jobs, infrastructure, it is what republicans agree with too. i think we have some challenges. i will give you an example in california. it will be a majority minority state. we have state assembly districts that we simply can't win. we have eight or nine point advantages in voter registration. the reason being is we are not turning out latino voters. where i feel frustrated at times is where we have one held l of voter registration we remember people aren't going to turn out. they want to know what we are doing for them, am i right? and so where i feel frustrated and we have to keep going back. we have to make it a mission not just for months but for years.
we are to embed ourselves and yes, it will take dollars. imagine if we started this five years ago where we would be at as a party and progretssive movement. if we are seeing dangerous actions taken by this president this party, state legislatures have to step up and take this president to court and fight him. because majority of the time this president will lose in court whether it is his personal side or professional the law is on our side we have to get serious about this resistance. political strategy and money, republicans are great with strategy and then focusing that strategy with significant money. we have to be more organized. i think that's going to mean those states that with can help organize maybe in new york or california can start organizing
in southwest states or in middle america to be able to help targeting certain races. i think that's the other area we need to be able to go. >> y'all can clap for that. go ahead. >> okay. we are going to take some crowd questions. where are the microphones? we got one on each side. okay i have a question right here in the blue sweater. you know what? hold on a second. we will do our oprah thing. take it to the crowd. >> i am the first latina in the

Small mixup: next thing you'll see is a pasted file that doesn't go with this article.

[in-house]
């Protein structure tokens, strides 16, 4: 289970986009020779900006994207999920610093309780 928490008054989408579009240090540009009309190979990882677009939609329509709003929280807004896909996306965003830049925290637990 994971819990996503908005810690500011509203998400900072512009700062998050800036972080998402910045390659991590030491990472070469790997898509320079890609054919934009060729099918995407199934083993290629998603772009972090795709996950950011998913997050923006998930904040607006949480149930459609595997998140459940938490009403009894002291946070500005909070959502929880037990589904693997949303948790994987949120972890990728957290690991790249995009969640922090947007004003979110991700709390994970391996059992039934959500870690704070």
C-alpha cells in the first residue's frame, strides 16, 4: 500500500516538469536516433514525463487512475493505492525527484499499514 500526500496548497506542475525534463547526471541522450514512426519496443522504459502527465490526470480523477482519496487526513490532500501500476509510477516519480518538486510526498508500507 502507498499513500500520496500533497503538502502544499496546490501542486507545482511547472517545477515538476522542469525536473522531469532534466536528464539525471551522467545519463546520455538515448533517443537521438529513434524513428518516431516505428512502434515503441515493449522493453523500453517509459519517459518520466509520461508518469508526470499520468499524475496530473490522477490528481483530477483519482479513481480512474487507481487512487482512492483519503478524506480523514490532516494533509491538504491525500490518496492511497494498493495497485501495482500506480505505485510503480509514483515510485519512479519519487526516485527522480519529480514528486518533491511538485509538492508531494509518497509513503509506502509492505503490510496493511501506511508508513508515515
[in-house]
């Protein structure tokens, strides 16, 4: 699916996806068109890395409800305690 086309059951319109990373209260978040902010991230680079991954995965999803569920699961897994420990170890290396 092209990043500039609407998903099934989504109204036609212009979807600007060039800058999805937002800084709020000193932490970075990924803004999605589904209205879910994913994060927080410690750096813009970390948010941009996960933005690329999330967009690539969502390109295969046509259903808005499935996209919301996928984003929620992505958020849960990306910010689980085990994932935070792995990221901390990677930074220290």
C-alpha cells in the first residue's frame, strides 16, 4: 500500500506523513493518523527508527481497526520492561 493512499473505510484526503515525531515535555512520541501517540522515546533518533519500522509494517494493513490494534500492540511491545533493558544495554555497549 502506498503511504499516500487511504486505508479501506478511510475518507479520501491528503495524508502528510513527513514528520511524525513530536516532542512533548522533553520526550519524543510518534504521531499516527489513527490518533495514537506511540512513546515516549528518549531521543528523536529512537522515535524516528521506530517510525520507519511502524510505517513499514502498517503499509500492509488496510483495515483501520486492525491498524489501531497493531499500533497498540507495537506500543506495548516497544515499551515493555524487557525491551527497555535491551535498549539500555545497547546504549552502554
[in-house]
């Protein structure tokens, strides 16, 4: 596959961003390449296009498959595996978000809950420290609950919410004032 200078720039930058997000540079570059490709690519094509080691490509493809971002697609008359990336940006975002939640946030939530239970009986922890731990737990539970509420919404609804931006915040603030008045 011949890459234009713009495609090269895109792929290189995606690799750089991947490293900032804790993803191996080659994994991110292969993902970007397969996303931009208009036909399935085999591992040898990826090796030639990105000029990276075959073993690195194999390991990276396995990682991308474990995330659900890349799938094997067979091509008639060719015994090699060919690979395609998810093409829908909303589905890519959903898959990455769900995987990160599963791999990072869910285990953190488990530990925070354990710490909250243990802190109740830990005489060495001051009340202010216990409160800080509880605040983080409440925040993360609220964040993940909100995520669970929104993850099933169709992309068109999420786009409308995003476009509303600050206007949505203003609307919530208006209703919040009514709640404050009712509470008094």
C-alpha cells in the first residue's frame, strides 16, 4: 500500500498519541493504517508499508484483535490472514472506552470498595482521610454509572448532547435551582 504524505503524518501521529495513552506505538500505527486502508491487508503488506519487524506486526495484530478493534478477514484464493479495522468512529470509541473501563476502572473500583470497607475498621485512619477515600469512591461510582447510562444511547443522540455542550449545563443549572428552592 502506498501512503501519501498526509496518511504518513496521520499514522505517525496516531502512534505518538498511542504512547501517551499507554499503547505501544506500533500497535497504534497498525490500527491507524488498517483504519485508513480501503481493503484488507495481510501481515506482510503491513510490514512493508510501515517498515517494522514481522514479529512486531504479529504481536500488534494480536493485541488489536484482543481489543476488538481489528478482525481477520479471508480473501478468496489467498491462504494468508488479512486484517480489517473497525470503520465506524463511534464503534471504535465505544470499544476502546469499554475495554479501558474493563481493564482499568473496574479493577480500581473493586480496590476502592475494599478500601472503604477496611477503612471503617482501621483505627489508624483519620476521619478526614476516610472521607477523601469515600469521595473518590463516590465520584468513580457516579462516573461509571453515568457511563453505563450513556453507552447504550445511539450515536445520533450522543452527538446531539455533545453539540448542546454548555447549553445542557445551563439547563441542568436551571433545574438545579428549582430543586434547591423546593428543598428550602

history of oregon. thank you. so my question is what are each of you doing to lead the resistance to folks who don't speak english? our country is diversifying more? what are we doing to make sure everybody feels included? it is impartive we start thinking about everybody america by 2032, the working class will be majority, minority and by 2040 america will be majority people of color. so what are you all doing to lead the resistance to folks that don't speak english? >> thank you for all of your work. it is good to see you.
number two, we just passed the toughest law in the land to be able to protect those who are part of our immigrant community. it no longer allows for cooperation of local law enforcement with ice. it has been controversial but we have 11 to 12 million who call this country home. you have about 300 to 400,000. those who have a felony probably should not be in this country. for president trump to be able to say there are 2 million with a felony going against what --
department of homeland security statistics are, that's fake news. if we are not standing strong right now then who are we as americans? that is why california just passed and we also are providing over 100,000 kids who are undocumented health insurance via covered california. >> he is a millennial. shout out to the millennials. >> thank you to the panel today. i have a question about removing barriers within our own party. often we say we want young people involved. when you look at the laws running for office in many statements they are different.